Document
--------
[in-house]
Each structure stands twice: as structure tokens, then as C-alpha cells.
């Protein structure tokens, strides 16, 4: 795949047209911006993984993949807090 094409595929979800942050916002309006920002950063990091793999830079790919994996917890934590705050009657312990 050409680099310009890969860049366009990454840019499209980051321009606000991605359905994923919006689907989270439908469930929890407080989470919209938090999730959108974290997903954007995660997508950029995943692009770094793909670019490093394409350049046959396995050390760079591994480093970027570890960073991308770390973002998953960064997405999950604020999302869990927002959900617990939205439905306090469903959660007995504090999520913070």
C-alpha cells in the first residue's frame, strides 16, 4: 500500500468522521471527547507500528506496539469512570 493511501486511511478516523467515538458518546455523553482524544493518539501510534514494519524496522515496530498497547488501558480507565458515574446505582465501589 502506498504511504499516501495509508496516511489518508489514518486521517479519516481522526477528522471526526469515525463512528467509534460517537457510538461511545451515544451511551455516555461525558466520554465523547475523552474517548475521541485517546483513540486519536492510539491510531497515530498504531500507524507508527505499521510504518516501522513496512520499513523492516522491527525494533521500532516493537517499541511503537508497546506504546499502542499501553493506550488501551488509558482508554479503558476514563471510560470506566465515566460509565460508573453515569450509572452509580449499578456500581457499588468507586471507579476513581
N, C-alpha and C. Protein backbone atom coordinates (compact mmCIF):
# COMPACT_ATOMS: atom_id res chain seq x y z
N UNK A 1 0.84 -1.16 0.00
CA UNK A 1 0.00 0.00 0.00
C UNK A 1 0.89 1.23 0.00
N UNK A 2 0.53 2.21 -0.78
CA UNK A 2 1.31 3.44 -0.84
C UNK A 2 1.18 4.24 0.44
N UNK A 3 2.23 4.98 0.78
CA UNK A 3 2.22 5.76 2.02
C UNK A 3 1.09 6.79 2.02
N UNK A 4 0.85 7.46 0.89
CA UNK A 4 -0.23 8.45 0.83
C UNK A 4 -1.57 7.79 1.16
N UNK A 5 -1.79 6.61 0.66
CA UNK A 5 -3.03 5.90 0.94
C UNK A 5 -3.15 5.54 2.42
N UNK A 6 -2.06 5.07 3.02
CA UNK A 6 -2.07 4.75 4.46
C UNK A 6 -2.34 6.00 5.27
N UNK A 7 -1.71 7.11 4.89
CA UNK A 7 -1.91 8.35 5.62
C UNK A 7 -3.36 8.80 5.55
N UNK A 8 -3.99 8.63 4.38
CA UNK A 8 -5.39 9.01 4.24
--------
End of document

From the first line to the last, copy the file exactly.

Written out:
[in-house]
Each structure stands twice: as structure tokens, then as C-alpha cells.
């Protein structure tokens, strides 16, 4: 795949047209911006993984993949807090 094409595929979800942050916002309006920002950063990091793999830079790919994996917890934590705050009657312990 050409680099310009890969860049366009990454840019499209980051321009606000991605359905994923919006689907989270439908469930929890407080989470919209938090999730959108974290997903954007995660997508950029995943692009770094793909670019490093394409350049046959396995050390760079591994480093970027570890960073991308770390973002998953960064997405999950604020999302869990927002959900617990939205439905306090469903959660007995504090999520913070």
C-alpha cells in the first residue's frame, strides 16, 4: 500500500468522521471527547507500528506496539469512570 493511501486511511478516523467515538458518546455523553482524544493518539501510534514494519524496522515496530498497547488501558480507565458515574446505582465501589 502506498504511504499516501495509508496516511489518508489514518486521517479519516481522526477528522471526526469515525463512528467509534460517537457510538461511545451515544451511551455516555461525558466520554465523547475523552474517548475521541485517546483513540486519536492510539491510531497515530498504531500507524507508527505499521510504518516501522513496512520499513523492516522491527525494533521500532516493537517499541511503537508497546506504546499502542499501553493506550488501551488509558482508554479503558476514563471510560470506566465515566460509565460508573453515569450509572452509580449499578456500581457499588468507586471507579476513581
N, C-alpha and C. Protein backbone atom coordinates (compact mmCIF):
# COMPACT_ATOMS: atom_id res chain seq x y z
N UNK A 1 0.84 -1.16 0.00
CA UNK A 1 0.00 0.00 0.00
C UNK A 1 0.89 1.23 0.00
N UNK A 2 0.53 2.21 -0.78
CA UNK A 2 1.31 3.44 -0.84
C UNK A 2 1.18 4.24 0.44
N UNK A 3 2.23 4.98 0.78
CA UNK A 3 2.22 5.76 2.02
C UNK A 3 1.09 6.79 2.02
N UNK A 4 0.85 7.46 0.89
CA UNK A 4 -0.23 8.45 0.83
C UNK A 4 -1.57 7.79 1.16
N UNK A 5 -1.79 6.61 0.66
CA UNK A 5 -3.03 5.90 0.94
C UNK A 5 -3.15 5.54 2.42
N UNK A 6 -2.06 5.07 3.02
CA UNK A 6 -2.07 4.75 4.46
C UNK A 6 -2.34 6.00 5.27
N UNK A 7 -1.71 7.11 4.89
CA UNK A 7 -1.91 8.35 5.62
C UNK A 7 -3.36 8.80 5.55
N UNK A 8 -3.99 8.63 4.38
CA UNK A 8 -5.39 9.01 4.24